They knew things had to change. That’s when they called me and we spent 2 hours hashing out potential positioning statements and possible markets to focus on. “At the beginning, our big fear was: How do we turn away business? I think that’s what everyone wonders at the beginning. What if someone calls and they have nothing to do with healthcare, do we turn them away?”

Julia likens their new approach to having a tiny herb garden instead of a huge farm. “Before, we had a gigantic farm. The manpower required to go after business was impossible. Now, with the small garden we’re nurturing, we can become experts in this area and create a prospect list we can actually go after. It’s contained enough that we can get a name in this area, and get high-level referrals through the community we’ve created with our clients. It’s something we can perfect.”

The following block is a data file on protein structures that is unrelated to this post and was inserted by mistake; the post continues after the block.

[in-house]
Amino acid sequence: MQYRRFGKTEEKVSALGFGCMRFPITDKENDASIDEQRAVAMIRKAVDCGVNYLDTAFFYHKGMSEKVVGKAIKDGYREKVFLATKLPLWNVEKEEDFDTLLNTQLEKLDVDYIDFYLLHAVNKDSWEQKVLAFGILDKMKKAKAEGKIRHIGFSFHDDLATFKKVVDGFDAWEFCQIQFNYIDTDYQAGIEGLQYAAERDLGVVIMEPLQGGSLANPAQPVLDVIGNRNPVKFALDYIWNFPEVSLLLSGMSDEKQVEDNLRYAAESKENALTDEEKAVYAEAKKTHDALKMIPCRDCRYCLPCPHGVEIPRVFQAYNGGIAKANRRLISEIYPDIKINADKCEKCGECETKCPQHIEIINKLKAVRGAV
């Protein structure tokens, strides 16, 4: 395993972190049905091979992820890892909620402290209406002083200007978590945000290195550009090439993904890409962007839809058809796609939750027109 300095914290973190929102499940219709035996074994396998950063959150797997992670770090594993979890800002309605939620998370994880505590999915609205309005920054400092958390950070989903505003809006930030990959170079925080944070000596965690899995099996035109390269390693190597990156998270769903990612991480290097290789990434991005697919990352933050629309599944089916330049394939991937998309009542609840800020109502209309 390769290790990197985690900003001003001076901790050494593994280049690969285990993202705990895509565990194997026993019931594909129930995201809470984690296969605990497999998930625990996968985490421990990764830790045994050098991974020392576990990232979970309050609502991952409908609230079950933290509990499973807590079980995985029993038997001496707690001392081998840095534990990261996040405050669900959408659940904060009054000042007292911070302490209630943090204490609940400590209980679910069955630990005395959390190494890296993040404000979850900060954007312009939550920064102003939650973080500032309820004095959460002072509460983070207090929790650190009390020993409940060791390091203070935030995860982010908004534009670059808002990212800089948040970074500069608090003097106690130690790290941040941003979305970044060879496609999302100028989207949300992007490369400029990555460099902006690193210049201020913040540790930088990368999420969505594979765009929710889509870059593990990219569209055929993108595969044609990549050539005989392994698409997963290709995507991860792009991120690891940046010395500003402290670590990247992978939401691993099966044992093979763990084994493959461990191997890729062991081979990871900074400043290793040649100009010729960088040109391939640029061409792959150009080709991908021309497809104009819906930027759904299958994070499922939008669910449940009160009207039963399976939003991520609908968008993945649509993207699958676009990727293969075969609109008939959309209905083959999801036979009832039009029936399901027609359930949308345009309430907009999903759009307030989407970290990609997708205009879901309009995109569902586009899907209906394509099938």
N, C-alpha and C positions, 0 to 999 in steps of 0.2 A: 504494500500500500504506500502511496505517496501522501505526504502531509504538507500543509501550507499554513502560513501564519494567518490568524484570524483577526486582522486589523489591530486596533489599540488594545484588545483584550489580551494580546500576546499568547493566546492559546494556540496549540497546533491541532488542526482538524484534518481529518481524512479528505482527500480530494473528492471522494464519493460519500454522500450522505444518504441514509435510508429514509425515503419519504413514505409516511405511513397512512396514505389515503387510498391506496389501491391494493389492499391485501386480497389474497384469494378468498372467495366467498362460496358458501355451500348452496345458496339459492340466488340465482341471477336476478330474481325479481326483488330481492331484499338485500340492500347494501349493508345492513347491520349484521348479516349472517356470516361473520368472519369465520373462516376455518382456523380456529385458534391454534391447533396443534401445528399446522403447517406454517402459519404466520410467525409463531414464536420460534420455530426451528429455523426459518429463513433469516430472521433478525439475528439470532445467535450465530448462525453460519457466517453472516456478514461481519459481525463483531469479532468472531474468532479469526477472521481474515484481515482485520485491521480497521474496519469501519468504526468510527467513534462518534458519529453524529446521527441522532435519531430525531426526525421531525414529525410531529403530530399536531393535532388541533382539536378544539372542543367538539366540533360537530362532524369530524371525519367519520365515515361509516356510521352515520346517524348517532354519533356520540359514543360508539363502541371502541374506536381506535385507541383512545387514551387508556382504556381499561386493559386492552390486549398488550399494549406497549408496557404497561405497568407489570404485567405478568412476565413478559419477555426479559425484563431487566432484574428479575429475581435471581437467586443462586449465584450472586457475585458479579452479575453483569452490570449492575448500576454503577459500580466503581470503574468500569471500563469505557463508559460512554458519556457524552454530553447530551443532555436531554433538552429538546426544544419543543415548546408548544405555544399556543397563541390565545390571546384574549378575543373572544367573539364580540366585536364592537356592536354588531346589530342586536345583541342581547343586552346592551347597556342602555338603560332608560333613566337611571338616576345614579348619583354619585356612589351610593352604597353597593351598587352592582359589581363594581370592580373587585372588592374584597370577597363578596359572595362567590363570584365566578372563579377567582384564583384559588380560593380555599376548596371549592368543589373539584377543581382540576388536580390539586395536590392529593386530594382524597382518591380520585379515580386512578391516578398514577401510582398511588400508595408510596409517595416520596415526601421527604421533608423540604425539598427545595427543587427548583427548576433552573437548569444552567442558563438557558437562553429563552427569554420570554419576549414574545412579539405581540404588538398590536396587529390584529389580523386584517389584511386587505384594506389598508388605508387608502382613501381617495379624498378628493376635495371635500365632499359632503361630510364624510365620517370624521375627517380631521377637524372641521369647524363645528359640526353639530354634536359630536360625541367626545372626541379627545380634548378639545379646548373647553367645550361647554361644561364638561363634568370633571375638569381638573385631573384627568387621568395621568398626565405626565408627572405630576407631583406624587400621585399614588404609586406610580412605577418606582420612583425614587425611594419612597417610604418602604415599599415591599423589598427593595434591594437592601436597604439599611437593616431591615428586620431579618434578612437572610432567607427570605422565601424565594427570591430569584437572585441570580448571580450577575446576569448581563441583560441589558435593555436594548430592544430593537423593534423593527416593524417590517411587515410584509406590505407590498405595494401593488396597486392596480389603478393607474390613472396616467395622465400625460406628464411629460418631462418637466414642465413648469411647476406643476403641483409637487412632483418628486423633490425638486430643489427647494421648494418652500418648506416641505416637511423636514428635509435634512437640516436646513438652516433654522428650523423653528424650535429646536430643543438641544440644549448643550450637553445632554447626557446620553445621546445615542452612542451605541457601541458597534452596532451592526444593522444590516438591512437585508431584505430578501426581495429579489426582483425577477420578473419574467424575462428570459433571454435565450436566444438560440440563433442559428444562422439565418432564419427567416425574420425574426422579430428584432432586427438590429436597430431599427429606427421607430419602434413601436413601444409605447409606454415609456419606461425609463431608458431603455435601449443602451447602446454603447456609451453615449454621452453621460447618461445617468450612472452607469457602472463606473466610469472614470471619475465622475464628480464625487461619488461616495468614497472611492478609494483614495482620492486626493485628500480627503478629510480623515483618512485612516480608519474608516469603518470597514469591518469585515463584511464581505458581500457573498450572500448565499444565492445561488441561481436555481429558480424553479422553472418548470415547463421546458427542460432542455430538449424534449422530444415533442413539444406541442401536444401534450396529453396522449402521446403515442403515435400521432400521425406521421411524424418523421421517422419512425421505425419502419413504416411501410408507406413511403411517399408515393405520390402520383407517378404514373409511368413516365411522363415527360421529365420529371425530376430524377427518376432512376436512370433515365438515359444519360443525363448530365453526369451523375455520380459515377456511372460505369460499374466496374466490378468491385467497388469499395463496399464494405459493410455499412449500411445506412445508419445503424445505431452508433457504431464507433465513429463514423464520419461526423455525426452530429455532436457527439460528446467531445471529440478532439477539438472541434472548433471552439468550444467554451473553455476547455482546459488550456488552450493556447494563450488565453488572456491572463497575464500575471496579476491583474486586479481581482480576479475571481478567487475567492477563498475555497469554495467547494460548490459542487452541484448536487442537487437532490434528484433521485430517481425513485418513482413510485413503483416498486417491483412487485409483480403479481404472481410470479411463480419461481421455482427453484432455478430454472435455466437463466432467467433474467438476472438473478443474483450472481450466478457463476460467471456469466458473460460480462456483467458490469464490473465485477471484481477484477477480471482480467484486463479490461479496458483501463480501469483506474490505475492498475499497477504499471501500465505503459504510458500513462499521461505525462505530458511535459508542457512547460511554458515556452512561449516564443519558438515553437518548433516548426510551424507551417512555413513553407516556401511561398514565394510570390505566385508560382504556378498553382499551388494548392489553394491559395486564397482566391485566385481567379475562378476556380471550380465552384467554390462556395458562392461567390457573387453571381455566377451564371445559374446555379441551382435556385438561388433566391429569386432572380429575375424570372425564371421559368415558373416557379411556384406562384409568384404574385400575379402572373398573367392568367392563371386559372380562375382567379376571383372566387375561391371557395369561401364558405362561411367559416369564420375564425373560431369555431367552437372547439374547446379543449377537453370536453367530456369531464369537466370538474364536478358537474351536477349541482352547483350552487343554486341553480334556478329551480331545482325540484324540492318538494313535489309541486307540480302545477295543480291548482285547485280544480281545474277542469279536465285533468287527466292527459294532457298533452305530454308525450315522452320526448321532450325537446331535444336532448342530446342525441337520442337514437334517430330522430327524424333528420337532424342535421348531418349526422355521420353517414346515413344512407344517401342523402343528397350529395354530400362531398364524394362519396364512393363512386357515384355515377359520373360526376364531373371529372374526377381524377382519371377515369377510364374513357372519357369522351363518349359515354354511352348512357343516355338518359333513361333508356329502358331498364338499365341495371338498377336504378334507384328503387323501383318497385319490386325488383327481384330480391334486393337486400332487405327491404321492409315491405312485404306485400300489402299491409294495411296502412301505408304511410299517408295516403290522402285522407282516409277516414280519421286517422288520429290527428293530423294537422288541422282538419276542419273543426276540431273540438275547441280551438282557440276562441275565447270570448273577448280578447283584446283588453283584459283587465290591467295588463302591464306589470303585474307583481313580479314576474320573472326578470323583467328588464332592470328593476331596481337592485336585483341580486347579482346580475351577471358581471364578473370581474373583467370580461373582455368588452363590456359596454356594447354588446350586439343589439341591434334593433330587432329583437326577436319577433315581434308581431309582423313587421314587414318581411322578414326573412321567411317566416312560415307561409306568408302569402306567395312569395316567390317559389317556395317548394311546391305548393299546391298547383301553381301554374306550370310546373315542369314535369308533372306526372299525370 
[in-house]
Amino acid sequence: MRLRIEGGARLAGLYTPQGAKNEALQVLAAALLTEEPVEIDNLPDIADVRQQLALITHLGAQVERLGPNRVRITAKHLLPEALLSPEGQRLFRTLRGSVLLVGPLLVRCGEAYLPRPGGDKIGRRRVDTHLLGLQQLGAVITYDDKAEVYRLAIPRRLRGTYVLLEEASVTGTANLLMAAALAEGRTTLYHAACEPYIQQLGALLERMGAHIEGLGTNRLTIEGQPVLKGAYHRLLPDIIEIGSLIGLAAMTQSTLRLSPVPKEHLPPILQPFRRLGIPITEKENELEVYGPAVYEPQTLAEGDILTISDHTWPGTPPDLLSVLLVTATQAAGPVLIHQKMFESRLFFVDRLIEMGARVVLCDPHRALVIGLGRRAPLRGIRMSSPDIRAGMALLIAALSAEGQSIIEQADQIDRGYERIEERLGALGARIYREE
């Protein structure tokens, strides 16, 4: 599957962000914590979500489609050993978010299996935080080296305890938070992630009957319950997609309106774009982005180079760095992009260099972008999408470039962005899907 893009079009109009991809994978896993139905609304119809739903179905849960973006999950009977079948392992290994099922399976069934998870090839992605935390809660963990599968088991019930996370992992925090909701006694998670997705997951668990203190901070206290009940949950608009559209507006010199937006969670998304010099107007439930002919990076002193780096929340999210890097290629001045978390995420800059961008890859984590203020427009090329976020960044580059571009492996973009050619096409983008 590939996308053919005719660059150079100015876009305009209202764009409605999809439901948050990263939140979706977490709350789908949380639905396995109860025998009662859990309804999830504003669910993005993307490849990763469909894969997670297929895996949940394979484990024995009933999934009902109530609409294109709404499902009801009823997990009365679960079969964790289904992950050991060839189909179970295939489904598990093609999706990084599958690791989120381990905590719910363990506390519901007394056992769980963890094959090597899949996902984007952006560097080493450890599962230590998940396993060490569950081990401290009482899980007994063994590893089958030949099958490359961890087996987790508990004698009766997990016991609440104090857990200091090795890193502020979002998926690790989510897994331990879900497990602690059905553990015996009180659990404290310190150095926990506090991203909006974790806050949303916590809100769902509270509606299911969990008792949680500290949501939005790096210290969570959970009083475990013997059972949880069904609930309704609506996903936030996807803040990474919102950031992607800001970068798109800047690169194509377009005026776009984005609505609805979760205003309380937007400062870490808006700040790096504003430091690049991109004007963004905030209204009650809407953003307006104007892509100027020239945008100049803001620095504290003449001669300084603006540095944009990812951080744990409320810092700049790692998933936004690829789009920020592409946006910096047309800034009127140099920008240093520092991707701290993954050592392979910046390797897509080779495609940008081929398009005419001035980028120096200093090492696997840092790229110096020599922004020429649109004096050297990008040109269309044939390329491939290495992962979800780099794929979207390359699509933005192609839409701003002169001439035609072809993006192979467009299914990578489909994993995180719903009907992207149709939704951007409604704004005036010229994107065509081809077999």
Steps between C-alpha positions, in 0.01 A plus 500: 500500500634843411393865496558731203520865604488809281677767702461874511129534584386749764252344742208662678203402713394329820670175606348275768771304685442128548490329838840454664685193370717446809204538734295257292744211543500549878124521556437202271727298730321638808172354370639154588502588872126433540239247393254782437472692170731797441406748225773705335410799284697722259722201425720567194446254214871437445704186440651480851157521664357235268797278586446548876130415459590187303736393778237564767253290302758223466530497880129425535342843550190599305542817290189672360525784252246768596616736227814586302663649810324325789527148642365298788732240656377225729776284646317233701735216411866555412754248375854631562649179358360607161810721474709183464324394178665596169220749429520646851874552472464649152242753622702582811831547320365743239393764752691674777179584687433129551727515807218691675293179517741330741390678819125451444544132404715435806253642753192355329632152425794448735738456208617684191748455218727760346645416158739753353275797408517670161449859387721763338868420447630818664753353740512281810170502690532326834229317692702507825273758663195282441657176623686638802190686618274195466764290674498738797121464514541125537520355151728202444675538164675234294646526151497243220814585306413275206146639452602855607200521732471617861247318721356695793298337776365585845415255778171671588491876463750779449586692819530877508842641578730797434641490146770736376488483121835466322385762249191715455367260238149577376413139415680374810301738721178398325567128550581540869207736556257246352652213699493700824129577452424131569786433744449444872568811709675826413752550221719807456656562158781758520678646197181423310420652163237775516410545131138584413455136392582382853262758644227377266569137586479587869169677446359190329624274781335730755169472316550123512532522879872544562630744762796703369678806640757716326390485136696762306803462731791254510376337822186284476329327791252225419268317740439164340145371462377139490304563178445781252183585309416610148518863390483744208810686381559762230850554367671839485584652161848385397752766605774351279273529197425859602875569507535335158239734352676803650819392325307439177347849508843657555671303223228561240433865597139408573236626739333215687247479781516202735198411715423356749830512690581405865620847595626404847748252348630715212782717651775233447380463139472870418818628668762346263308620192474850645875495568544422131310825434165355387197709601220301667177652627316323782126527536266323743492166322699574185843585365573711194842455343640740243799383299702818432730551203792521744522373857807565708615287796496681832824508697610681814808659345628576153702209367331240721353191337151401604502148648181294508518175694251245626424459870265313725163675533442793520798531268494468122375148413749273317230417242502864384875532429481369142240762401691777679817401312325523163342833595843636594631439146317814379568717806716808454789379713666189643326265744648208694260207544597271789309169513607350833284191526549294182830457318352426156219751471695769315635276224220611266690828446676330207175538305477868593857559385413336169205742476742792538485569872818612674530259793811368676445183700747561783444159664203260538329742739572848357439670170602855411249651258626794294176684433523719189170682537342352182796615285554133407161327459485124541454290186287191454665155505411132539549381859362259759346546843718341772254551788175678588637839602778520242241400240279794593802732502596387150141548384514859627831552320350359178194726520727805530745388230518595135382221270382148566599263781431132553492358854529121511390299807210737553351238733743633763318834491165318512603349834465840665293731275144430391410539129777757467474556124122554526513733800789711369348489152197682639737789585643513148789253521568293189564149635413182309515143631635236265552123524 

I asked Julia to share their positioning process so others who are struggling can see the small steps it takes. In this interview, Julia defined the process and the benefits so clearly. She also talked about:

  • How, exactly, they chose their new market.
  • The extensive research and competitive analysis they did 
  • How they retooled their website, and how they handled the projects that no longer fit their positioning 
  • How she found the industry-focused speaking engagement on LinkedIn. 

Listen to this (14-minute long) interview and you will learn. And if you need a plan to follow, check out the just-released 2012 Marketing Plan Bundle.

Nov 30, 2011

We’ve been talking about crowdsourcing a lot on the Creative Freelancer Blog, and designer, Laurel Black, is central to every discussion.

So, I decided to do an interview with Laurel on some basics of crowdsourcing (from her perspective) for those who haven't been following all the comments. We started with a few basic questions:

What is crowdsourcing?

Who is upset about it and why?

How has it affected (is affecting) your business?

How are you dealing with it?

What advice do you have for others concerned about it?

Listen to Laurel’s take on crowdsourcing here.

Nov 16, 2011

Should you be putting samples inside your proposals?

Should higher fees equal longer proposals?

What are the 5 basic elements every proposal should have?